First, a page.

The yakko in hiyayakko

A friend demanded that I explain asked me about the word hiyayakko. Specifically, the hiya part is obviously related to words like hieru (become cold) and hiyasu (make cold), but what about the yakko?

I told him it was basically the same as yatsu, meaning "guy" or "thing" (as the kanji suggests). But he pressed on: why would such a general word be applied only to tofu?

I figured it was either that hiyayakko used to be used more generally, to mean "cold dish", and narrowed in meaning later; or that yakko meant "tofu" because tofu was so important to everyone's diet back then. But a few mimute's googling revealed that I had been completely mistaken.

Explaining this picture properly would take a whole other blog post, but I hope the crest on the sleeve is visible enough.

Turns out that yakko is an Edo-period expression meaning "in square blocks". This comes from the then-current usage of yakko (< 家つ子, "house boy"?): a brutally non-euphemistic word for a retainer, squire, or literal spear-carrier, serving but generally not of the warrior class.*

Anyway, the crests these yakko wore on their clothing, called kuginuki-mon (釘抜紋, "nail-puller [washer] crest"), had distinctive square patterns like the washers used in Edo nail pullers. From this tenuous link the association with squares was born.

Hence, yakko-dōfu is a square block of tofu, and the final transition to hiyayakko is clear.

Yakko live on today in kite form. Some say that these yakko-dako were intended as a sly dig at the upper class and/or their lackeys; all I can say is that something is up with all the goofy pictures of real, live yakko-dako that the Edoites left behind.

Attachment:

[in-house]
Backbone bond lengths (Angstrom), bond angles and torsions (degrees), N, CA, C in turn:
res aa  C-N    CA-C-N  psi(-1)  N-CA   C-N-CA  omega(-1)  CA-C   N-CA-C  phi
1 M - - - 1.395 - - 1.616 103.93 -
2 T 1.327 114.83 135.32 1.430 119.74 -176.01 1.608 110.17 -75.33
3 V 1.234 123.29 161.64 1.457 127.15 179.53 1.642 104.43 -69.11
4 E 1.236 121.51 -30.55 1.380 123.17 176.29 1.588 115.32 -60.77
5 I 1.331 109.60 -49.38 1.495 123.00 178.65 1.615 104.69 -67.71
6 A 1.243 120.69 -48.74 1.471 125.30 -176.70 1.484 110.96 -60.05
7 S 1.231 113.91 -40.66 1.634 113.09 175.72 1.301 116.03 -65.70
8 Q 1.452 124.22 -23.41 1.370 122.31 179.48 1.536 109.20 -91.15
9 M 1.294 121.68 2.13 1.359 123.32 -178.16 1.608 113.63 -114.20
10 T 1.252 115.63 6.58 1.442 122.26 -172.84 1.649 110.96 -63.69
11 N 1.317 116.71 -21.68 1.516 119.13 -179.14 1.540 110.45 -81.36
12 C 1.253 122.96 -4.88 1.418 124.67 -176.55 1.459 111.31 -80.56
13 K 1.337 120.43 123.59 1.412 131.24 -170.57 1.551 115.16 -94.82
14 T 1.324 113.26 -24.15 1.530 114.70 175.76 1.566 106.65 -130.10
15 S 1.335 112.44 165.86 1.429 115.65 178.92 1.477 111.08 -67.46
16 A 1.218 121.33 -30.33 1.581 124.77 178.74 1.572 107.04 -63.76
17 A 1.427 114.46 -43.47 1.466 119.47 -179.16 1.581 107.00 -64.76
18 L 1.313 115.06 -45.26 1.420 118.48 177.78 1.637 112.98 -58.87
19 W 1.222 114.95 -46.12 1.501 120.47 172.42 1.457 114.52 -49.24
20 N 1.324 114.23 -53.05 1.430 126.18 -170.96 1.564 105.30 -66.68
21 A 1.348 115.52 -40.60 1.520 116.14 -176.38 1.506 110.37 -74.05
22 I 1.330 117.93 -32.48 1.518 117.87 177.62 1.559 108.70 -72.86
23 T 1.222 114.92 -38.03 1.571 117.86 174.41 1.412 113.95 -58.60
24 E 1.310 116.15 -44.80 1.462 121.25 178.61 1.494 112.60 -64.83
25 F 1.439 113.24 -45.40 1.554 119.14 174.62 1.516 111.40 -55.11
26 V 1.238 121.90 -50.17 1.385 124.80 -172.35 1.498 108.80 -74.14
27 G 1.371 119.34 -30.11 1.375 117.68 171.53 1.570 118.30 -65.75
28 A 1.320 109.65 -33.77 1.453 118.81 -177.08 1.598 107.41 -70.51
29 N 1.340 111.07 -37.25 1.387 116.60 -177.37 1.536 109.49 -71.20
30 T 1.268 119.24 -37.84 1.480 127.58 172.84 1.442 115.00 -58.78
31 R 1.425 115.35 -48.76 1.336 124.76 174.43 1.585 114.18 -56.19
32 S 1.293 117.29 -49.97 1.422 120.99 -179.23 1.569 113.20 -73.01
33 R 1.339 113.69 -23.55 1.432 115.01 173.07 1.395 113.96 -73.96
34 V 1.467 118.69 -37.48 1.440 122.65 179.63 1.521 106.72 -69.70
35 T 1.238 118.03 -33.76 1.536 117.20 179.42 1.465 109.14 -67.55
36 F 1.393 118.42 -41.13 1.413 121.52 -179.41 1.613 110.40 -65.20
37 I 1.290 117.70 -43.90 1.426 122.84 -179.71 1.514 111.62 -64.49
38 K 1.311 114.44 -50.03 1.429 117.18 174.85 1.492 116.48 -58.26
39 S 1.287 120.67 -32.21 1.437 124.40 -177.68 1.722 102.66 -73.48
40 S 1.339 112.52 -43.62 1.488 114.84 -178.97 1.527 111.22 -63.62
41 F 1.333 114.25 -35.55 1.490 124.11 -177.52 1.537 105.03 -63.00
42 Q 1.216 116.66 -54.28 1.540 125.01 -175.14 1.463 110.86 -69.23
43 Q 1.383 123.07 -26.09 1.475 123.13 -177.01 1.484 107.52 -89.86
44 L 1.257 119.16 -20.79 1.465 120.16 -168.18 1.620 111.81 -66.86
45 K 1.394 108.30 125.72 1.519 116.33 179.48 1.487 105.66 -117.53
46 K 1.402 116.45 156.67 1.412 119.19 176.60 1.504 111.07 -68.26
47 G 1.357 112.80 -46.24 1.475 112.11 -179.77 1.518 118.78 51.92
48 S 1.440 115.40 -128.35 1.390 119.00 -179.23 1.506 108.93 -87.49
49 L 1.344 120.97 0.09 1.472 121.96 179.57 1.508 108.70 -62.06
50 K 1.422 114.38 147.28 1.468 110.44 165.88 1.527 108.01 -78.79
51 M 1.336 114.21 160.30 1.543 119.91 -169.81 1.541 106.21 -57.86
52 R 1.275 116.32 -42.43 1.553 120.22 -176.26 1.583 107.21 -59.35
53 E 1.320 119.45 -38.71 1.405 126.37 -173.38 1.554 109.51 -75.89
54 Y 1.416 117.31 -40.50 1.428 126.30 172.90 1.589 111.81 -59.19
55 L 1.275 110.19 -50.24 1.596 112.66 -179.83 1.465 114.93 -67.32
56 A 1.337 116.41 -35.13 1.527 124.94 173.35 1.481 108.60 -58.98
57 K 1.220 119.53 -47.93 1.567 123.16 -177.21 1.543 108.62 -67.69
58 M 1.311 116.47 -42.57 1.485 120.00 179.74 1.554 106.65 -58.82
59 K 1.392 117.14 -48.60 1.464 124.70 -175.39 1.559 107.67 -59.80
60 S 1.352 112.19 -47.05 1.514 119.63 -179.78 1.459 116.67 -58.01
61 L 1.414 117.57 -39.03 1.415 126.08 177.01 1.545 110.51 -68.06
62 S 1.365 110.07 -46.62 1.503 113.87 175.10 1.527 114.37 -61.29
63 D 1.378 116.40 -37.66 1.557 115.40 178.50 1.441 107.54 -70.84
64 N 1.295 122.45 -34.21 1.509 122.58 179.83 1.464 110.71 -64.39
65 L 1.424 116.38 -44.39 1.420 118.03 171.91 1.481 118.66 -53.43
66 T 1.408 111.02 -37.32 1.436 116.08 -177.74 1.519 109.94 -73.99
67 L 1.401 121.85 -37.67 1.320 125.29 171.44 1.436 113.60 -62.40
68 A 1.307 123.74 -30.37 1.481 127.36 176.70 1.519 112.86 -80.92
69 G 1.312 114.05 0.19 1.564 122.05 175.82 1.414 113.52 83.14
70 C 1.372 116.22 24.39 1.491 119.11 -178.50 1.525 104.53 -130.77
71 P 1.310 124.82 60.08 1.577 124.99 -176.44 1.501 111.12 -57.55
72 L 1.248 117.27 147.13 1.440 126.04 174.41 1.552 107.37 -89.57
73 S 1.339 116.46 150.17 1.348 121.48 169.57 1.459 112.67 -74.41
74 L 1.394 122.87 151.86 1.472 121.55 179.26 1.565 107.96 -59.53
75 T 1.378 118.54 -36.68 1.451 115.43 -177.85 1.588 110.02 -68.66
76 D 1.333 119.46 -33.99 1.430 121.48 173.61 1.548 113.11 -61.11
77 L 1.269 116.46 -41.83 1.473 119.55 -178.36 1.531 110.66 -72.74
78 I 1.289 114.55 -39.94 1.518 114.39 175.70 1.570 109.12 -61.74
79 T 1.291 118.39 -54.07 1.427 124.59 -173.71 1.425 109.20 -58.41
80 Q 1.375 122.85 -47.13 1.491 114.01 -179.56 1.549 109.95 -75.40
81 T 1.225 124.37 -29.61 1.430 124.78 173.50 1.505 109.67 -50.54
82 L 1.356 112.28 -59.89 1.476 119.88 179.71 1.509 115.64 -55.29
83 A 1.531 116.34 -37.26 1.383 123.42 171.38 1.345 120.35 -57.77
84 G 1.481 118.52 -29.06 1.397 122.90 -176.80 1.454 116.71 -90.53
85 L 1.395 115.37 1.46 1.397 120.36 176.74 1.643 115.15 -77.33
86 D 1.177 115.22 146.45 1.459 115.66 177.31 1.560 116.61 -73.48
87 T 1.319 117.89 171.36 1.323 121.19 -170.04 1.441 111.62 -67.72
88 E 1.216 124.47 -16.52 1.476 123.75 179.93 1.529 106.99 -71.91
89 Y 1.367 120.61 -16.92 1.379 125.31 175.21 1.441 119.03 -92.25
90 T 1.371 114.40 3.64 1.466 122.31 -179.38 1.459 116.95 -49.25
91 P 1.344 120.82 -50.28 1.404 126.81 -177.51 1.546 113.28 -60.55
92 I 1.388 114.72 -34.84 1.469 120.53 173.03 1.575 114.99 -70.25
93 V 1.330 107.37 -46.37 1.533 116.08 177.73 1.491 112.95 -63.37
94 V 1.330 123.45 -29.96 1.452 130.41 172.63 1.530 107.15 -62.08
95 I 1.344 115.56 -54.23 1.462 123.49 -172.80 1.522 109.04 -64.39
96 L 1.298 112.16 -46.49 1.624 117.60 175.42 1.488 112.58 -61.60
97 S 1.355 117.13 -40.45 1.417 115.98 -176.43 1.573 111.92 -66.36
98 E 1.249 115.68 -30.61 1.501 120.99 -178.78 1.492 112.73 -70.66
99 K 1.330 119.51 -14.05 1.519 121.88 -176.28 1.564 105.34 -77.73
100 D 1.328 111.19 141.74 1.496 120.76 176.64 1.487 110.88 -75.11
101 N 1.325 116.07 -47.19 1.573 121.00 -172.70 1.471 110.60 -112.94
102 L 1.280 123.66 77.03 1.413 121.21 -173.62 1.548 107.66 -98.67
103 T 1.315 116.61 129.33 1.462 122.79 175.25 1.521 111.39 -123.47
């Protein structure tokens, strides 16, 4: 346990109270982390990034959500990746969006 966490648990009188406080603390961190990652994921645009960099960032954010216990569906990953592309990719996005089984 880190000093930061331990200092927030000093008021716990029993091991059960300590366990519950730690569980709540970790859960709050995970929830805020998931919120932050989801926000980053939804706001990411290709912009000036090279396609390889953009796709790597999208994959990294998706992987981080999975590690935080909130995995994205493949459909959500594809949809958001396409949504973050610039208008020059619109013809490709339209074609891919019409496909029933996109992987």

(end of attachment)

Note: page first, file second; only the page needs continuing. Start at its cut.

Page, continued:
* Eventually, of course, yakko came to be used to insult/describe other groups -- everyone from actual samurai to common thugs and even Yoshiwara courtesans. I always assumed that this usage derived ultimately from yatsu, but apparently not. (Back.)

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I presume your reference to the yakkodako is the top kite on this page:


About 10 years ago, I visited a kite maker and he seemed especially proud of a similar kite. He explained the symbology, I couldn't understand his obscure terminology, but I remember he thought they were hilarious. Here's a pic of him holding up that kite:



Yep, that top one is the yakkodako, and so is the kite your kite maker friend is holding up. I wonder if it's some specific yakko important to the people of Hakodate.

A lot of sites claim that the fun of the yakkodako was the fact that it allowed a yakko, who (like the kite flyer) was a commoner, to literally look down on the warrior class he served. Maybe that's what the guy was explaining...


I think he was trying to explain who it was, I didn't know enough of the local historical figures to follow the references. It seemed to be an important local mascot, and I saw quite a few of those blue yakkodako during the local festivals.


Nice! Question (demand) answered!

PS nice French.


Justin: Merci.

Charles: I shall investigate!


Oh, don't go to a lot of trouble. I know how this goes, it's like trying to identify the person in a kabuki ukiyo-e. You can tell from the way the face is painted, and from the kimono and mon, that this is a specific person. You can dig up the info and discover it's some guy like Ishikawa III and he was famous for some specific kabuki role, and all this seemed terribly important back then but seems meaningless now. But you never know, there might be an interesting piece of folklore (and you know how we love obscure folklore, or you wouldn't be doing this blog).
If I was really that important, I suppose I could dig up the original photo and blow it up, there seems to be a kanji label next to the face, but it's too small to read on the web pic. But if you really do want to pursue it, I will confound you further: there is a second yakkodako on the wall in that photo, the face is similar but the costume is entirely different. Ha!

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